Adult trauma patients are at risk for venous thromboembolism (VTE). Children seem not to be. The big question is, when do children become adults? Or, at what age do we need to think about screening and providing prophylaxis to kids? As of yet, there are no national guidelines for dealing with DVT in children.
Researchers at Johns Hopkins went to the NTDB to try to answer this question. They looked at the records of over 400,000 trauma patients aged 21 or less who were admitted to the hospital.
Here are the interesting factoids:
- Only 1,655 patients (0.4%) had VTE (1,249 DVT, 332 PE, 74 DVT+PE)
- VTE patients were older, male, and frequently obese
- VTE patients were more severely injured, with higher ISS and lower GCS
- Patients with VTE were more likely to be intubated and receive blood transfusions, and had longer hospital and ICU stays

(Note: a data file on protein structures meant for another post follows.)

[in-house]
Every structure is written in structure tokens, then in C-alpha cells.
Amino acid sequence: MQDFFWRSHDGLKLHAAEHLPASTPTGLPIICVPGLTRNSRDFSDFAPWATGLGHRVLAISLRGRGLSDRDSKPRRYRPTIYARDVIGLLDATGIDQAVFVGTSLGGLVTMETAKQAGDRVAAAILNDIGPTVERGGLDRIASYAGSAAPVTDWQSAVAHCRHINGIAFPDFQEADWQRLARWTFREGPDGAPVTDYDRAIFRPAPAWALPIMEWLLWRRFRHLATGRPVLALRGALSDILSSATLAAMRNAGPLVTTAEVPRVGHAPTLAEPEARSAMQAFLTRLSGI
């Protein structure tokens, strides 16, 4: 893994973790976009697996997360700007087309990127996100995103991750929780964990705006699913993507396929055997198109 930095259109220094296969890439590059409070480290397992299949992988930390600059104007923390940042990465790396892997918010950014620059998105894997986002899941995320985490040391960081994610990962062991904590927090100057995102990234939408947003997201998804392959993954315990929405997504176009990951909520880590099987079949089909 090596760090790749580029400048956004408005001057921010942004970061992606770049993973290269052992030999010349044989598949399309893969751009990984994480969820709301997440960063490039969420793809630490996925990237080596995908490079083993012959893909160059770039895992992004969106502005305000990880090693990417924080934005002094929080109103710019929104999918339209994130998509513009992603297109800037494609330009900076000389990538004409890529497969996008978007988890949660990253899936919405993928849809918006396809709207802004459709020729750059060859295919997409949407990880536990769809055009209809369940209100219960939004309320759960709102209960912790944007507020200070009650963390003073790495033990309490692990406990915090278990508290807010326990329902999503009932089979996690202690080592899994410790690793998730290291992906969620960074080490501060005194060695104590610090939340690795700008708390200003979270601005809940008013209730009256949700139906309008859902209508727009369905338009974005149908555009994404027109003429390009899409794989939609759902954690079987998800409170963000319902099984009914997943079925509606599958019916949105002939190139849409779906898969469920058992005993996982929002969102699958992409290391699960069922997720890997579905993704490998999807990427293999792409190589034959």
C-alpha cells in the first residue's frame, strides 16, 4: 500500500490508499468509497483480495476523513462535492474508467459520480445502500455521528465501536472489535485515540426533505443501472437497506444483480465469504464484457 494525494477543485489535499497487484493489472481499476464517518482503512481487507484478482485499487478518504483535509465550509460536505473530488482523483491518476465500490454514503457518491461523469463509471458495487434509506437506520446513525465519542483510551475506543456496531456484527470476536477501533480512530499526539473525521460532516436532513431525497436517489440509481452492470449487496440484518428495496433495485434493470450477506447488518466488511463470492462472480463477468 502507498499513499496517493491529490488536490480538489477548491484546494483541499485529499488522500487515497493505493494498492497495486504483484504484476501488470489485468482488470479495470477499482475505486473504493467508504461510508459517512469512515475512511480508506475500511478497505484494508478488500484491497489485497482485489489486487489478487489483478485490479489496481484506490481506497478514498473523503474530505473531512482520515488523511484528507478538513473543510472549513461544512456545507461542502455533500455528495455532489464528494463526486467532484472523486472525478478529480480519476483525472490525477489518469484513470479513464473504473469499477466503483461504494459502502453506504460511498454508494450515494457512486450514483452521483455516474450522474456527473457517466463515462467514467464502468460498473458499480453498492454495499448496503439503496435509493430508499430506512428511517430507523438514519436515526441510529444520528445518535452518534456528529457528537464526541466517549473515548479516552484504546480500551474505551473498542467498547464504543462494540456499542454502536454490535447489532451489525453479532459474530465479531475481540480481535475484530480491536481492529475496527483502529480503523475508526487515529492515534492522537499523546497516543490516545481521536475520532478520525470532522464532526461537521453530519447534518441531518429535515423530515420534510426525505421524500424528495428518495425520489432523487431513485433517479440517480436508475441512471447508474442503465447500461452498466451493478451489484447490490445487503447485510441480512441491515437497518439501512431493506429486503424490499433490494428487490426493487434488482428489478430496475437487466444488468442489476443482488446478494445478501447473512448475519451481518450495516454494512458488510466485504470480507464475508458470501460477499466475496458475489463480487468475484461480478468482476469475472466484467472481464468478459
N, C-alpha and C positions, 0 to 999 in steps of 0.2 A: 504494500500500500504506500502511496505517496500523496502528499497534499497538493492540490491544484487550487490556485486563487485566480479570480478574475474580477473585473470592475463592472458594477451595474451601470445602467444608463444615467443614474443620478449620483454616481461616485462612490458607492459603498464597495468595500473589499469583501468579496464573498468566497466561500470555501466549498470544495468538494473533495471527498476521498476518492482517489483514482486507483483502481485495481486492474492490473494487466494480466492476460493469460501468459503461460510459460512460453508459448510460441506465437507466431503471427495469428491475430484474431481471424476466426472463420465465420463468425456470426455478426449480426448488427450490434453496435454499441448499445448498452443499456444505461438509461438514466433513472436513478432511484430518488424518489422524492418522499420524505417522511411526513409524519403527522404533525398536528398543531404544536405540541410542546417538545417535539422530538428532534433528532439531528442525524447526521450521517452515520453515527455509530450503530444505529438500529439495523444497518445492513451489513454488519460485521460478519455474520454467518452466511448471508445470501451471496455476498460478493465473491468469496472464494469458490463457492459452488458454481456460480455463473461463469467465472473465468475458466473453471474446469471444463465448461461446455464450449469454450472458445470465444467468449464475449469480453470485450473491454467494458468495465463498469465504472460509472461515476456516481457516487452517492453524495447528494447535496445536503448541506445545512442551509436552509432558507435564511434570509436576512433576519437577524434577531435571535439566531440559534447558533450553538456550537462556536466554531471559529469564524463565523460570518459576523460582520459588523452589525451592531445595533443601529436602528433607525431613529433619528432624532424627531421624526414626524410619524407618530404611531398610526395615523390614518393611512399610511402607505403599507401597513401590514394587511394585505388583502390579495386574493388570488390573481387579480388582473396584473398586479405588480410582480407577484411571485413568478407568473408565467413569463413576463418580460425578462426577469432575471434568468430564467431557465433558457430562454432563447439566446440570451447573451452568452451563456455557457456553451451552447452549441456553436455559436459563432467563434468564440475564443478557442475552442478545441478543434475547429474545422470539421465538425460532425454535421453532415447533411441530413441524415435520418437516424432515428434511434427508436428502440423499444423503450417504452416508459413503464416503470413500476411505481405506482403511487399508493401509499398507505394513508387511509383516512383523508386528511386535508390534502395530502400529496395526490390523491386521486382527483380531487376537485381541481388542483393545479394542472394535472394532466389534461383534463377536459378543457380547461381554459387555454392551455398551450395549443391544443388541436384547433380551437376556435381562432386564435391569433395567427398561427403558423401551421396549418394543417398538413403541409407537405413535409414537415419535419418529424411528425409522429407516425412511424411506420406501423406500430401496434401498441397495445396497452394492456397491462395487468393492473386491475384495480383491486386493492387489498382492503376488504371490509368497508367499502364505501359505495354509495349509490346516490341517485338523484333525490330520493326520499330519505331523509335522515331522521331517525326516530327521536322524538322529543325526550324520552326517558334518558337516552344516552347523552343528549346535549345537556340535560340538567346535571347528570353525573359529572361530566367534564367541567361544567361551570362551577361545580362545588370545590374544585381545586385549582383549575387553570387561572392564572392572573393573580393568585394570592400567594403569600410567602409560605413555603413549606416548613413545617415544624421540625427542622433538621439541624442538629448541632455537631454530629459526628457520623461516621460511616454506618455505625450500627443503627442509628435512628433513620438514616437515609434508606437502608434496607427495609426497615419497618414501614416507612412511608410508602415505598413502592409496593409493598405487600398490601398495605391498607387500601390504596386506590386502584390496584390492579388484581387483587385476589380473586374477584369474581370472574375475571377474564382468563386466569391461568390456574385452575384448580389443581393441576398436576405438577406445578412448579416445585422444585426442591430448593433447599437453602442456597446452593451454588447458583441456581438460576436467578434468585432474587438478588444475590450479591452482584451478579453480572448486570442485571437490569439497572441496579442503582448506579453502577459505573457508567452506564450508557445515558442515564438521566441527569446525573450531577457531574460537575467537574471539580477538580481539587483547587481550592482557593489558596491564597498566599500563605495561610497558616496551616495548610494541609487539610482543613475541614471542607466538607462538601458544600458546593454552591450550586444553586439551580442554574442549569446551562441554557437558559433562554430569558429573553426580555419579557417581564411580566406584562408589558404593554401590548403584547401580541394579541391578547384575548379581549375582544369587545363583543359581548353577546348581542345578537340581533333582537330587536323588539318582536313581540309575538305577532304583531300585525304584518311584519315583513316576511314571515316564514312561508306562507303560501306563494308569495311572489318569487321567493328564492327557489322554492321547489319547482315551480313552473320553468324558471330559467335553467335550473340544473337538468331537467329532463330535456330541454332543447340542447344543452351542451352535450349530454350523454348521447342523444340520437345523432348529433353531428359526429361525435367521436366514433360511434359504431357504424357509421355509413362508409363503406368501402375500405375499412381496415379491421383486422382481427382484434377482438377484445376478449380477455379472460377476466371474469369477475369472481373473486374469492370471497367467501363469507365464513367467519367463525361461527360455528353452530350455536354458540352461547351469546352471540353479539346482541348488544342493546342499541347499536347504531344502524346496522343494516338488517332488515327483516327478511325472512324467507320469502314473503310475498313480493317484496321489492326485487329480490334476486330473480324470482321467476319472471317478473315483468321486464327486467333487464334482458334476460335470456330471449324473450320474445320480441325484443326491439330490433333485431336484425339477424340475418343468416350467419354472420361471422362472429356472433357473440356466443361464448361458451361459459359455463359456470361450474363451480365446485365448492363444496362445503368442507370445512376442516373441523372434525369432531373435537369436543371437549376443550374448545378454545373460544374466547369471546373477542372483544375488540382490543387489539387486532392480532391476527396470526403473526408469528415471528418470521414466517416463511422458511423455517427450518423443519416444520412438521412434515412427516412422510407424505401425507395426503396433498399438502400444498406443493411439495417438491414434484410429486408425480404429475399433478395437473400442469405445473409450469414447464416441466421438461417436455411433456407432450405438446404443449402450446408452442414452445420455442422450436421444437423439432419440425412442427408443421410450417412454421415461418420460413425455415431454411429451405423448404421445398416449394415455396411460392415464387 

The risk of VTE stratified by age was as follows:
Bottom line: Risk of VTE in pediatric trauma patients follows the usual injury severity pattern. But it also demonstrates a predictable age distribution. Risk increases as the teen years begin (13), and rapidly becomes adult-like at age 16. Begin your standard surveillance practices on all 16 year olds, and consider it in 13+ year olds if their injury severity warrants.
Reference: Venous thromboembolism after trauma: when do children become adults. JAMA Surgery online first October 31, 2013.
The Centers for Disease Control and Prevention (CDC) published a set of Guidelines for Field Triage two years ago. Click here to download them. They list 4 tiers of activation criteria to help prehospital providers triage patients appropriately to trauma centers.